Engelbart’s essay ends with these words, words that sadly are not included in The New Media Reader:
This is an open plea to researchers and to those who ultimately motivate, finance, or direct them, to turn serious attention toward the possibility of evolving a dynamic discipline that can treat the problem of improving intellectual effectiveness in a total sense. This discipline should aim at producing a continuous cycle of improvements–increased understanding of the problem, improved means for developing new augmentation systems, and improved augmentation systems that can serve the world’s problem solvers in general and this discipline’s workers in particular. After all, we spend great sums for disciplines aimed at understanding and harnessing nuclear power. Why not consider developing a discipline aimed at understanding and harnessing “neural power?” In the long run, the power of the human intellect is really much the more important of the two.
In many respects, Engelbart’s plea echoes through all the readings we’ve done this semester. It echoes in my own open plea for my fellow educators, faculty and staff and students alike, to embrace the challenge of making real school into that “dynamic discipline that can treat the problem of improving intellectual effectiveness in a total sense.” School should be the place where bootstrapping is at its finest, where conceptual frameworks for augmenting human intellect are explored and co-created by staff and students and teachers alike, where an integrated domain is constantly imagined, experienced, and invented anew. The astonishing, troubling, and inspiring power of interactive computing can make that possible, if we bring our whole new minds to the task, and if we have the honesty and courage to engage with the conceptual frameworks interactive computing represents and can, in turn, make newly possible. Alex Reid says it succinctly and eloquently:
Simply put, you cannot keep your non-digital notion of what it means to be an academic and become digital. It is a more fundamental transition than that. It means inhabiting a new academic space with new behaviors and expectations. Just like we all learned in graduate school what it meant to be non-digital academics, one must now learn those ethics anew.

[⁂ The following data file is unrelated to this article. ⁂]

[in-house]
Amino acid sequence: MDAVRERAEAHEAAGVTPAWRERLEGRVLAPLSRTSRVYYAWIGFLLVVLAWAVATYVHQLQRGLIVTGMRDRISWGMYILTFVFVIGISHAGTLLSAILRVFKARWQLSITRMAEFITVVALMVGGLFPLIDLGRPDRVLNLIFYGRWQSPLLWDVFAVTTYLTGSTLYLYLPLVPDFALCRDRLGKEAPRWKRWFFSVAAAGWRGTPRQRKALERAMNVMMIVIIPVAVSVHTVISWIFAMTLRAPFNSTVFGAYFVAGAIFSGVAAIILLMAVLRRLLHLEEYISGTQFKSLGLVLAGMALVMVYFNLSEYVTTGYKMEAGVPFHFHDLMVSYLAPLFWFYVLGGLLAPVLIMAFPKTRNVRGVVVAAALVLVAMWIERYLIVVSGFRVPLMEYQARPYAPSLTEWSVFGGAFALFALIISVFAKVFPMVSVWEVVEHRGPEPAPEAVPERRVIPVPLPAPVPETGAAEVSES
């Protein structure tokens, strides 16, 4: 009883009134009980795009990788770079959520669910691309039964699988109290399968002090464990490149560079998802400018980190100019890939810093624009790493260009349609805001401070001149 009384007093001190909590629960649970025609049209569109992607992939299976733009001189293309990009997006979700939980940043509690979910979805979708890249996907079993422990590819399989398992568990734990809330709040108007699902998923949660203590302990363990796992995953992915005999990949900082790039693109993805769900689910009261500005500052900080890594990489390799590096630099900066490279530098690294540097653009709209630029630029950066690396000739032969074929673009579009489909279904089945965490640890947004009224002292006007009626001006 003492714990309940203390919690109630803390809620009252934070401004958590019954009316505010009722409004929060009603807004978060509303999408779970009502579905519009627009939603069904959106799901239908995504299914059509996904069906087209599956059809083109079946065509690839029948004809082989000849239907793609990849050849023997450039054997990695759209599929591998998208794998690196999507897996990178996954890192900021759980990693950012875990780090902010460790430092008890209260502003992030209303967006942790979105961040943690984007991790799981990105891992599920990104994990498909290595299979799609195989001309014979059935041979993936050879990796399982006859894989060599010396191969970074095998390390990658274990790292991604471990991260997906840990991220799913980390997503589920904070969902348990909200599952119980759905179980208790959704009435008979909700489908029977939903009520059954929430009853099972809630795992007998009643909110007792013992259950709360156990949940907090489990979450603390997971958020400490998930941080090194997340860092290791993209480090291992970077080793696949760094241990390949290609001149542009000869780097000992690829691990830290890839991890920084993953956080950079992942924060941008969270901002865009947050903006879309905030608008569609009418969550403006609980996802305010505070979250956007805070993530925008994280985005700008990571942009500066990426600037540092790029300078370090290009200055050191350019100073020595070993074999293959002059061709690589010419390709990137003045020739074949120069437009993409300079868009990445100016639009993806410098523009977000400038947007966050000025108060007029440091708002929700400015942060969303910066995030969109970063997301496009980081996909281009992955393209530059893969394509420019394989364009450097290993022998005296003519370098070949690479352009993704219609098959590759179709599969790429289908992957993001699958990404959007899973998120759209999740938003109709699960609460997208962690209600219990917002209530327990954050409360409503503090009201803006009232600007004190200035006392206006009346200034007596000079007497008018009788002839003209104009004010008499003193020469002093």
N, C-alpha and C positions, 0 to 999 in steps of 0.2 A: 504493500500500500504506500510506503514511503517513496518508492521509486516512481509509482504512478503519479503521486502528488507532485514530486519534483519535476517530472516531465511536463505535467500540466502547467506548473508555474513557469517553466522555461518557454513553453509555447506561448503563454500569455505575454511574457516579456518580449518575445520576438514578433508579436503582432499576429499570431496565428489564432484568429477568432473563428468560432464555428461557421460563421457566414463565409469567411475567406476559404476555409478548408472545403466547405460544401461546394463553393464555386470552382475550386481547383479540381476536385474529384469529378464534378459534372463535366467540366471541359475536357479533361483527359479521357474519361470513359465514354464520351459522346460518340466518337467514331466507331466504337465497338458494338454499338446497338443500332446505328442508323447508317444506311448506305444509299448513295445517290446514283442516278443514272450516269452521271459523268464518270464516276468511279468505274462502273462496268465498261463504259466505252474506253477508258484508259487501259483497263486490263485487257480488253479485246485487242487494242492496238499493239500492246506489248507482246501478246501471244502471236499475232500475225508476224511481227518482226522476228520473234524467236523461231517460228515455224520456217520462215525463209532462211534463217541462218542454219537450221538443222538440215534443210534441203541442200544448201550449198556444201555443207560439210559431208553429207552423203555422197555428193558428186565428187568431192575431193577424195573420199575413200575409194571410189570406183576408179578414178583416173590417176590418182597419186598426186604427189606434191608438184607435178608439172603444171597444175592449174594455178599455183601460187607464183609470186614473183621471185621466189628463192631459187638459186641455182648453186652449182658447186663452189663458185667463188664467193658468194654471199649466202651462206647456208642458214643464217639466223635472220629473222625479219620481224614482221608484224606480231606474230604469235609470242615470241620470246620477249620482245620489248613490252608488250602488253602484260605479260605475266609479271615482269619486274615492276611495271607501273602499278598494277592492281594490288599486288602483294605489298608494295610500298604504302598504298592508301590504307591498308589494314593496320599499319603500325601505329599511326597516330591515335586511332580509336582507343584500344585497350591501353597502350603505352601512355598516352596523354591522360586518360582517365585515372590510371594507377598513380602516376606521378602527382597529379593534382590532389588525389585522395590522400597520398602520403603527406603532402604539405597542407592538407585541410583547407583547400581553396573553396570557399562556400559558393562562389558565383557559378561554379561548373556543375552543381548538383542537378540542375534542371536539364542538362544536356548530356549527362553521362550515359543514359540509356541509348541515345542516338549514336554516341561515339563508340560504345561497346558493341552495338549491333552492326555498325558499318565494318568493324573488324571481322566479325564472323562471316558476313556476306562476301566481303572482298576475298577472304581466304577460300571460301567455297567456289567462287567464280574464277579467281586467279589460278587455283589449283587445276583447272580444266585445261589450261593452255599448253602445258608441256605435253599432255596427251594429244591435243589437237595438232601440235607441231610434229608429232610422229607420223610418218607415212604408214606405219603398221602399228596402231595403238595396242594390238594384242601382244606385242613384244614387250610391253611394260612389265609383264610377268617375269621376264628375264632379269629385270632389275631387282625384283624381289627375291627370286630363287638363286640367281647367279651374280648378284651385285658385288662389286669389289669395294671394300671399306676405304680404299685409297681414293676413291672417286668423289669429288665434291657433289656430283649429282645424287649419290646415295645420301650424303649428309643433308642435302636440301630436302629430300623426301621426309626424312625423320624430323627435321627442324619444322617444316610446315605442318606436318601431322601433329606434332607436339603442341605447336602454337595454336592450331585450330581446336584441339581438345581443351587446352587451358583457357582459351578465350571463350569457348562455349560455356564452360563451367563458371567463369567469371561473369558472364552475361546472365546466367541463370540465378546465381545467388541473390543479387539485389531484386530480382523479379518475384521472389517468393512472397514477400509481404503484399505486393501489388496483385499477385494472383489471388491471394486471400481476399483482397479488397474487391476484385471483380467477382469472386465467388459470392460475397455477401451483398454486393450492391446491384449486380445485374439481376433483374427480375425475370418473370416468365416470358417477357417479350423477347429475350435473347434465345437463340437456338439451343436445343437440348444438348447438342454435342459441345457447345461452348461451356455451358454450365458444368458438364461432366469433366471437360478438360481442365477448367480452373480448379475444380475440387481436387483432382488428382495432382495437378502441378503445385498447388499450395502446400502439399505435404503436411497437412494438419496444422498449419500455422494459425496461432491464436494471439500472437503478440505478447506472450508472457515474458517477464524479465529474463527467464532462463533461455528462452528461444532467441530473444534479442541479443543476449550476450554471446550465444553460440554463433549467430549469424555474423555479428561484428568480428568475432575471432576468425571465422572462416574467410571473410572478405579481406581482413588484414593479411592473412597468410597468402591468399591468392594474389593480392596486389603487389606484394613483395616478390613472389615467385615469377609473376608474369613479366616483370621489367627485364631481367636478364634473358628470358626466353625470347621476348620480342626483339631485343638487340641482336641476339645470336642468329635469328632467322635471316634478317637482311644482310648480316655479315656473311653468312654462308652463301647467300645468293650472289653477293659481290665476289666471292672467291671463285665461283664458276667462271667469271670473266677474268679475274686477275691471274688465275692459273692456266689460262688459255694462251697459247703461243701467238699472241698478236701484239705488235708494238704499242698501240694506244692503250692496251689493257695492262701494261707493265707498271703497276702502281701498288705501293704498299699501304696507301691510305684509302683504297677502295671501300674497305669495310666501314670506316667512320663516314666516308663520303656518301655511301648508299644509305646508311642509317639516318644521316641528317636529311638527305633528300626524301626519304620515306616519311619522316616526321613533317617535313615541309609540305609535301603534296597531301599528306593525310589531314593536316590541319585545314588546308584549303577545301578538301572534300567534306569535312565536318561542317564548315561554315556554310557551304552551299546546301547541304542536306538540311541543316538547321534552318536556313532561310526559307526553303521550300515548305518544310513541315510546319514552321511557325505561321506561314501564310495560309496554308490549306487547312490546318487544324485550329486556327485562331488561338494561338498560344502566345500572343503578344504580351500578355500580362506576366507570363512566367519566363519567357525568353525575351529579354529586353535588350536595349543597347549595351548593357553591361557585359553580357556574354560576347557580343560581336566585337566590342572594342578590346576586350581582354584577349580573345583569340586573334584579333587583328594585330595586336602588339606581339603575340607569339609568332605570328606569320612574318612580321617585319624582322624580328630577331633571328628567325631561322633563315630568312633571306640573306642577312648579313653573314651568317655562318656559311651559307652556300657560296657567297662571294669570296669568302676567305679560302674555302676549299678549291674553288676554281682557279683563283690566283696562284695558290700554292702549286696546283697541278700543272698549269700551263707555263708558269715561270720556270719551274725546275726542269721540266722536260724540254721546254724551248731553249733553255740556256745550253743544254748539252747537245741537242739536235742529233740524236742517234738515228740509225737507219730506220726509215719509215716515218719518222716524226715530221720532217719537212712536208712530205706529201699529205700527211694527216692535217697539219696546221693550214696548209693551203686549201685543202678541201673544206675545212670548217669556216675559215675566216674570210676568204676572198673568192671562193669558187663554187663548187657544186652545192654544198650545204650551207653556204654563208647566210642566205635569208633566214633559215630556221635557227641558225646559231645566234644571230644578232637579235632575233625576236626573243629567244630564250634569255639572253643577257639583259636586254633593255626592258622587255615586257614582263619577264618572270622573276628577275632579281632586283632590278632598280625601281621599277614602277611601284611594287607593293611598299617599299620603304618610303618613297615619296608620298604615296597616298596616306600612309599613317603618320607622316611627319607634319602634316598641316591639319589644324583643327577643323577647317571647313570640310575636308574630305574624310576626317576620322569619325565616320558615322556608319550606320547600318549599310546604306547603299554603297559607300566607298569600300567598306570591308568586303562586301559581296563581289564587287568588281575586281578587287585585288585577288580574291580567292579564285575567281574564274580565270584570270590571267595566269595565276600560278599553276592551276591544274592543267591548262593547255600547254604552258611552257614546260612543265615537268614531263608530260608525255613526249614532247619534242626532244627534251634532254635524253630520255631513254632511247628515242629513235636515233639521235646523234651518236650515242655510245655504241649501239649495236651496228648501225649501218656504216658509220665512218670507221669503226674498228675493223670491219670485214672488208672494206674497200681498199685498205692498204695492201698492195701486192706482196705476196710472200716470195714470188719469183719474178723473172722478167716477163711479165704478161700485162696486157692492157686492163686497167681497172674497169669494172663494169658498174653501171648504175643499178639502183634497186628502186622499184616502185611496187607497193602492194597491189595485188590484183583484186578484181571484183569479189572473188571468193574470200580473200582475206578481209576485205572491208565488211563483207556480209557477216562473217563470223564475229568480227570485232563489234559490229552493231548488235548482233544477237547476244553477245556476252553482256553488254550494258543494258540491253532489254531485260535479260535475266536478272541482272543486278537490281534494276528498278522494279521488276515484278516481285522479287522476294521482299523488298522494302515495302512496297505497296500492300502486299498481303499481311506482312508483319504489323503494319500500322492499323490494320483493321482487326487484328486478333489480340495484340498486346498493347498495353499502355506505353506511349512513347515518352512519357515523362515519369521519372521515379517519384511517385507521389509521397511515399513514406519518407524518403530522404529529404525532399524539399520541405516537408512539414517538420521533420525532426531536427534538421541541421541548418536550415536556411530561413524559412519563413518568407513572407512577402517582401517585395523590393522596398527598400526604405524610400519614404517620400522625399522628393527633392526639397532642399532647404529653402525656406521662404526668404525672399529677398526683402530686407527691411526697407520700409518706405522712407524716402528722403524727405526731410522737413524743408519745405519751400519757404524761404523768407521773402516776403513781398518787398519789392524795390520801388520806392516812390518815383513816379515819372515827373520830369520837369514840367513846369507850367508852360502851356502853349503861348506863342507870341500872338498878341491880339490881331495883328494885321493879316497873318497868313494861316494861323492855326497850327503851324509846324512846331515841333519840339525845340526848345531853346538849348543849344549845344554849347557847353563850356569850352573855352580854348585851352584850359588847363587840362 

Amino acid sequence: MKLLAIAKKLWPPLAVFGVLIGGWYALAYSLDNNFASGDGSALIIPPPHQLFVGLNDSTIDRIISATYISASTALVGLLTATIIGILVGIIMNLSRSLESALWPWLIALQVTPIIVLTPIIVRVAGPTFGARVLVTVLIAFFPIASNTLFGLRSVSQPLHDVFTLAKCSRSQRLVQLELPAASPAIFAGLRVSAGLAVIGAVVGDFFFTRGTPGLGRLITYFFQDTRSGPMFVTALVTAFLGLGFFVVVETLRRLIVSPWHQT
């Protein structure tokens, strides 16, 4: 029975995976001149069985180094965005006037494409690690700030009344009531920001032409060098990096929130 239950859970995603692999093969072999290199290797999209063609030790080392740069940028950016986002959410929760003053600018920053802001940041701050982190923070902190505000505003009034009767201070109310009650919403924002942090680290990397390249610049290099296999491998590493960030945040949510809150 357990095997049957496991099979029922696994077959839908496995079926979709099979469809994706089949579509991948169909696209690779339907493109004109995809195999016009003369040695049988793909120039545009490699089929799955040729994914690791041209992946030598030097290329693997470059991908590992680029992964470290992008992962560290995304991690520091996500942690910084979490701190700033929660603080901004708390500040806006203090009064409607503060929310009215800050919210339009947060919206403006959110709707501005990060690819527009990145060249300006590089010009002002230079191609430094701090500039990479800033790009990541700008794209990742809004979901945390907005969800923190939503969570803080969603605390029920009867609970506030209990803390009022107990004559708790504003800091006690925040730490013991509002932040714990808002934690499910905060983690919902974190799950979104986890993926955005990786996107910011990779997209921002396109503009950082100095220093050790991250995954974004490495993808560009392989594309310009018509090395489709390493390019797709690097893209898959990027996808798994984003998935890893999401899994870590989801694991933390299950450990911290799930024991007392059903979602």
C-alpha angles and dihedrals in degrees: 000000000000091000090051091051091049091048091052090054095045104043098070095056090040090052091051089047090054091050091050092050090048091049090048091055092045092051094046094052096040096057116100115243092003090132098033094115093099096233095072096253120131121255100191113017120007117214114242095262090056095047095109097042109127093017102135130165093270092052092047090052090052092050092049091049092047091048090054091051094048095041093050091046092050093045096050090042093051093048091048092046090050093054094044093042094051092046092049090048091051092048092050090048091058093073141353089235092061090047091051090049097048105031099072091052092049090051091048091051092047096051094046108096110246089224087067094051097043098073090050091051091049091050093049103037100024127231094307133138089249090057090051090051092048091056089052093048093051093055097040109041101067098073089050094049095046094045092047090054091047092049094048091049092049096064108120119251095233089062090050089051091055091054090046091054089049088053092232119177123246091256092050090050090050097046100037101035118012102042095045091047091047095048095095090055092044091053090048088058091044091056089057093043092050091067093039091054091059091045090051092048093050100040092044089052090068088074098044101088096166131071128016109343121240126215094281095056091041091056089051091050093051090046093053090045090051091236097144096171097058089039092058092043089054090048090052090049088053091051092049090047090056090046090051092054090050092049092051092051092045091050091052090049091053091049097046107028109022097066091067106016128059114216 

I leave this seminar being really excited about the future–what it holds for us as educators and parents, the possibilities for our children to live richer lives as a result of New Media…. As I think about all this, my minds goes back to Louis Armstrong’s “What a Wonderful World,” the part that says,
I hear babies crying, I watch them grow
They’ll learn much more than I’ll never know
And I think to myself what a wonderful world
Yes I think to myself what a wonderful world.
And then I think about my own children, and realize that this is what the New Media will make possible.
Or at least, what it can make possible, if we see that we must change our lives. Parenting makes that imperative very vivid. Perhaps the opportunity to bring a new academy into being can do this for us as well. Perhaps if we stop trying to tweak our tired industrial schooling processes, and instead change our conceptual framework to imagine a newly integrated domain in which we actually do co-create that augmentation we claim we want, the augmentation so many of these thinkers and dreamers invented computers to empower, we can keep our eyes on that wonderful world, not as techno-utopians, but as fellow laborers in the vineyard (to choose an old metaphor), fellow new medianauts struck with wonder at the possibilities this new language of interactive computing reveals.